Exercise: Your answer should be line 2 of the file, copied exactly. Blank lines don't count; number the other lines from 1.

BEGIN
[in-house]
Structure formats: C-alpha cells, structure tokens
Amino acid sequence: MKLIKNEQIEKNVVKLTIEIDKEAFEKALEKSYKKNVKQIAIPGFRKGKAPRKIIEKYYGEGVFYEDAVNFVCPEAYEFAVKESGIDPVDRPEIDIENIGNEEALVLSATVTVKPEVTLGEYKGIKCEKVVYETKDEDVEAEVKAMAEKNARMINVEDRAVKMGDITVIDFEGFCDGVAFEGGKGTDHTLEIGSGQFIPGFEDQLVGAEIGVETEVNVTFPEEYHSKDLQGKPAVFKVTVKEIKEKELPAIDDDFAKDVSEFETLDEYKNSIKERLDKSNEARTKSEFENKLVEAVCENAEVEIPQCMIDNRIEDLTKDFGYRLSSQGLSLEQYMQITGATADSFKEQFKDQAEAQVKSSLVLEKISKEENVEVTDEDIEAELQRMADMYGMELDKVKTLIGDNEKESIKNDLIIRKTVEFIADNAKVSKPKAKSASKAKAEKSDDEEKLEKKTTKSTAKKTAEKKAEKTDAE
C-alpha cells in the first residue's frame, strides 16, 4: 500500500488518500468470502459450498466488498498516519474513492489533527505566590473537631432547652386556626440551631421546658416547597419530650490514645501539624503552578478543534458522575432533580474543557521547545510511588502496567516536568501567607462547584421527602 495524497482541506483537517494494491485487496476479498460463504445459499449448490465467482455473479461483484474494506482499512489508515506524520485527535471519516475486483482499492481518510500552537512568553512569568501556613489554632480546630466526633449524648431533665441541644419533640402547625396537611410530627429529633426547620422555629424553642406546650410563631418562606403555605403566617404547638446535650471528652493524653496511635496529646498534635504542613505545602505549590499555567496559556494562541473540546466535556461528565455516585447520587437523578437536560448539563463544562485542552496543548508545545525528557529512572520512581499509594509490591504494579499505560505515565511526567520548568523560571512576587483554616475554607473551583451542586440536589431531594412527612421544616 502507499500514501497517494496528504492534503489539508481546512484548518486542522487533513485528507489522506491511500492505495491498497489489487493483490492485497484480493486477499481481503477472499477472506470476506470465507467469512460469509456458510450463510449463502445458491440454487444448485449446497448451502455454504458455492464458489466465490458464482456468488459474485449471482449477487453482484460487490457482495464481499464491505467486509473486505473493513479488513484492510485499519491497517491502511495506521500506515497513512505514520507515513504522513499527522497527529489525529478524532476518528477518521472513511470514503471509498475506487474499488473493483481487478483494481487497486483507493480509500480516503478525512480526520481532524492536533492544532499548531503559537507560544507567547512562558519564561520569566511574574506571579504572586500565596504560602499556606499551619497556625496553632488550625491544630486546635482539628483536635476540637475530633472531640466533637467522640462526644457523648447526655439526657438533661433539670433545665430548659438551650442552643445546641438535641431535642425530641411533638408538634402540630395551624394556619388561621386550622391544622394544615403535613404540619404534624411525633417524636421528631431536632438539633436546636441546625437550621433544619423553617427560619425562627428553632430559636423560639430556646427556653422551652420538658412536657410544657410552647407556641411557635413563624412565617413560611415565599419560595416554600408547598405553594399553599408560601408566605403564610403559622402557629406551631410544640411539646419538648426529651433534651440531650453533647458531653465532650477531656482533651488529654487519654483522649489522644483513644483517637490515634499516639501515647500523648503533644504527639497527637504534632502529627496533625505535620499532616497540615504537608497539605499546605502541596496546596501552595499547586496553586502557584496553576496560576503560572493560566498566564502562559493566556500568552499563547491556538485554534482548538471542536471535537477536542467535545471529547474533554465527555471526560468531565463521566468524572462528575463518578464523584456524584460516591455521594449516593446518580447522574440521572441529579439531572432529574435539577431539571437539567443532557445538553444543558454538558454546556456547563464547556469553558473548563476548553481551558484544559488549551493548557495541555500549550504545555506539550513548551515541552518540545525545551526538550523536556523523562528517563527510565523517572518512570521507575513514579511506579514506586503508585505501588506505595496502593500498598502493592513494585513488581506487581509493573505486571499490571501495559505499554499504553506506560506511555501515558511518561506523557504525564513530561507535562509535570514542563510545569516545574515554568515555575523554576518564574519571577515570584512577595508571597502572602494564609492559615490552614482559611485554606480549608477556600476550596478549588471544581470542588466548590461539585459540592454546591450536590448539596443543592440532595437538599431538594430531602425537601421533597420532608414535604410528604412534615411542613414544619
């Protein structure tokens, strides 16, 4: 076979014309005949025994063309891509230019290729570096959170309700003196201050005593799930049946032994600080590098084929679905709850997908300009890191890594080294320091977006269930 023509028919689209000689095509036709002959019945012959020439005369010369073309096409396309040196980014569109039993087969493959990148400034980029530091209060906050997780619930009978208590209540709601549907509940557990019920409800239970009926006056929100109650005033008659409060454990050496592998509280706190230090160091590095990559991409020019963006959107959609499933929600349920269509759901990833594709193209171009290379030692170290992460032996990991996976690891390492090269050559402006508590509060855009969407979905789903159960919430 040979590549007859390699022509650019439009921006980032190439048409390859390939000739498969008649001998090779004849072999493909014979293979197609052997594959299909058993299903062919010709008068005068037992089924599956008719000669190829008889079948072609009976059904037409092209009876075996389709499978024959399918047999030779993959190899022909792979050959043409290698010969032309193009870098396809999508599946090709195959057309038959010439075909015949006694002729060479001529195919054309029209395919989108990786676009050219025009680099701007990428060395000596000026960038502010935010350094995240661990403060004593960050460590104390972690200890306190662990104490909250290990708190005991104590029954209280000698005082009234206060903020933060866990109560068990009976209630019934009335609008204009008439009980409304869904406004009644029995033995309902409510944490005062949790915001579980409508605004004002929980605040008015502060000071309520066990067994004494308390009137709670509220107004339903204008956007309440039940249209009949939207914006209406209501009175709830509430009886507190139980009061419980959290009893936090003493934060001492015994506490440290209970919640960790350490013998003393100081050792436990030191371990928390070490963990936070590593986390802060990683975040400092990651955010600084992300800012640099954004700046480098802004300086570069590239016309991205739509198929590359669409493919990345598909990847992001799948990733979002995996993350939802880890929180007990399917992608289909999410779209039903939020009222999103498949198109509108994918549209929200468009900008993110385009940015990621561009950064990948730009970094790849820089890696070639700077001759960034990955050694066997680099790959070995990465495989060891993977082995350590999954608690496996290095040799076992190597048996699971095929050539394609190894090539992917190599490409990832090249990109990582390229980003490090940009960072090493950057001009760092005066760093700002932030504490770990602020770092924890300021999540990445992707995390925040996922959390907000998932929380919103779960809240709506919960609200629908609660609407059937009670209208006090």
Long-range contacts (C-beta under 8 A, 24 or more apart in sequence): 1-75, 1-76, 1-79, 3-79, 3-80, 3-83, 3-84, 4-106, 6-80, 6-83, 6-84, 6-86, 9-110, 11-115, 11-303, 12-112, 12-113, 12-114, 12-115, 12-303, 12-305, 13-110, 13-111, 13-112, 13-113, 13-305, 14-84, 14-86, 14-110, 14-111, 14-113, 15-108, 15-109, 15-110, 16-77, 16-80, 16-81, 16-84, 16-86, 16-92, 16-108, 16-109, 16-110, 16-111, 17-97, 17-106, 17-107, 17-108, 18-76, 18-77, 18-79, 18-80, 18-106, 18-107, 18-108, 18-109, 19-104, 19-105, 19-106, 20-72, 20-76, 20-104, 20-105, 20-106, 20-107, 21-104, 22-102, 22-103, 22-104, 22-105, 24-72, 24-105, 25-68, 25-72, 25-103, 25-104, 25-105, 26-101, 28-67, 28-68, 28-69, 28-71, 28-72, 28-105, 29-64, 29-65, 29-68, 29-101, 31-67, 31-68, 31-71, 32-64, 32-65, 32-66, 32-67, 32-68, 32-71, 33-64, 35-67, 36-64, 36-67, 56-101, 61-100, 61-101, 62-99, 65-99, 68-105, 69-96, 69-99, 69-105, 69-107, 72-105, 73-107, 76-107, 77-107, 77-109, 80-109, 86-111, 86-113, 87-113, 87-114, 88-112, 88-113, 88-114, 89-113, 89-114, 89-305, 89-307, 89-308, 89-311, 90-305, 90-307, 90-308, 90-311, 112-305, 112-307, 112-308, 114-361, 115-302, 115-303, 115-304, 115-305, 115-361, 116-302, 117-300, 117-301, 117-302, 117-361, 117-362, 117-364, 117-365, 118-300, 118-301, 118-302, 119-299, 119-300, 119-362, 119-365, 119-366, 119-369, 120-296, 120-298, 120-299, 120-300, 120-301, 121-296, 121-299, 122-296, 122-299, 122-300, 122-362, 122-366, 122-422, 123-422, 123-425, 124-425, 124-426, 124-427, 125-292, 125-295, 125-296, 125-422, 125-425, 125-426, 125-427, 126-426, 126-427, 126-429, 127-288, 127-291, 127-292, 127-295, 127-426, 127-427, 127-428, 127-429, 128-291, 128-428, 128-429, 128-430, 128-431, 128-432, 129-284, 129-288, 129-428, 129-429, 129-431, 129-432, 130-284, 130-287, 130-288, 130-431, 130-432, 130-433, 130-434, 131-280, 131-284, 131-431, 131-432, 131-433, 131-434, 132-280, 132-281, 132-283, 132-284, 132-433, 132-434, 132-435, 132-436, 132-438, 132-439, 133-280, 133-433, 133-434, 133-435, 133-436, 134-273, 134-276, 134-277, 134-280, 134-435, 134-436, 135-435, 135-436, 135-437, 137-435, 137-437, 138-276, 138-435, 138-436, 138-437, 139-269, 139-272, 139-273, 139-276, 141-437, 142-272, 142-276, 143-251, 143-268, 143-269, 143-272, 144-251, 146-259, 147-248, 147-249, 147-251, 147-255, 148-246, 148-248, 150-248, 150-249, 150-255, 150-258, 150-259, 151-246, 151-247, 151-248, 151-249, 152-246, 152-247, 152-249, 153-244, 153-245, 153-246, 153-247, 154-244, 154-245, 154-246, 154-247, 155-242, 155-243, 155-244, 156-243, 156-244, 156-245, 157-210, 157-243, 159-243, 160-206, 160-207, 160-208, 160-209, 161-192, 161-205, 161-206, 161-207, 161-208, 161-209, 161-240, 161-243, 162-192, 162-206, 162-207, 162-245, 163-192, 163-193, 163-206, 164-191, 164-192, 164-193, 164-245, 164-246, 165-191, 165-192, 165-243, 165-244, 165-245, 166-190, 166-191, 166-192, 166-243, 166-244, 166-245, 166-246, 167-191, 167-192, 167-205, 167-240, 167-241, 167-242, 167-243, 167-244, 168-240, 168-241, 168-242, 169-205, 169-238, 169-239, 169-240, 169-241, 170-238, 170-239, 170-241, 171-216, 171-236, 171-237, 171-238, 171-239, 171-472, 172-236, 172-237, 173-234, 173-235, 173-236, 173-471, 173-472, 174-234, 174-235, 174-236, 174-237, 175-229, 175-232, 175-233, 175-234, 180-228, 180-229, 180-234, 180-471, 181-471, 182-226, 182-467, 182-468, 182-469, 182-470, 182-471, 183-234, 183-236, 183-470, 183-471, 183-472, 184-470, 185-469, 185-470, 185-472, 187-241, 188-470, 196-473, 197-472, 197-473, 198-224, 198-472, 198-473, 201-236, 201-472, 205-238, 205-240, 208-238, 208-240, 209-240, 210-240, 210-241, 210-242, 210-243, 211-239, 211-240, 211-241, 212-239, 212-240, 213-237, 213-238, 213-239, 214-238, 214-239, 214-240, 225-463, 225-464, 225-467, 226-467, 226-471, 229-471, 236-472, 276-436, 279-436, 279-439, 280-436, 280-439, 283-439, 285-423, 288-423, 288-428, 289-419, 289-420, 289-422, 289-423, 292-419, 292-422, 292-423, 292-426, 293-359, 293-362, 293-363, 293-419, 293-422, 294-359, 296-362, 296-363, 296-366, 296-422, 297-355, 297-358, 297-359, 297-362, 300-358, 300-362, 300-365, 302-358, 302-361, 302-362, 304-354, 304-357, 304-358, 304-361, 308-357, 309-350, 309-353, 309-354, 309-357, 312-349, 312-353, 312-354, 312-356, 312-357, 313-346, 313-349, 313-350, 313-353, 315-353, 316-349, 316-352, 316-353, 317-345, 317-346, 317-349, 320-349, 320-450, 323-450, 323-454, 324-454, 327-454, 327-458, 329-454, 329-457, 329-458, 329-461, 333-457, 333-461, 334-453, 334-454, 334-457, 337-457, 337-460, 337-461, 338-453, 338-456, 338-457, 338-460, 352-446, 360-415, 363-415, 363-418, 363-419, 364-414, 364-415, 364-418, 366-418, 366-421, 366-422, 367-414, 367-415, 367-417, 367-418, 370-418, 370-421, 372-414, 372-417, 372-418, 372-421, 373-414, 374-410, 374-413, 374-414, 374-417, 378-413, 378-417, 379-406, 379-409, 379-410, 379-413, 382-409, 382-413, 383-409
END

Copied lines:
Structure formats: C-alpha cells, structure tokens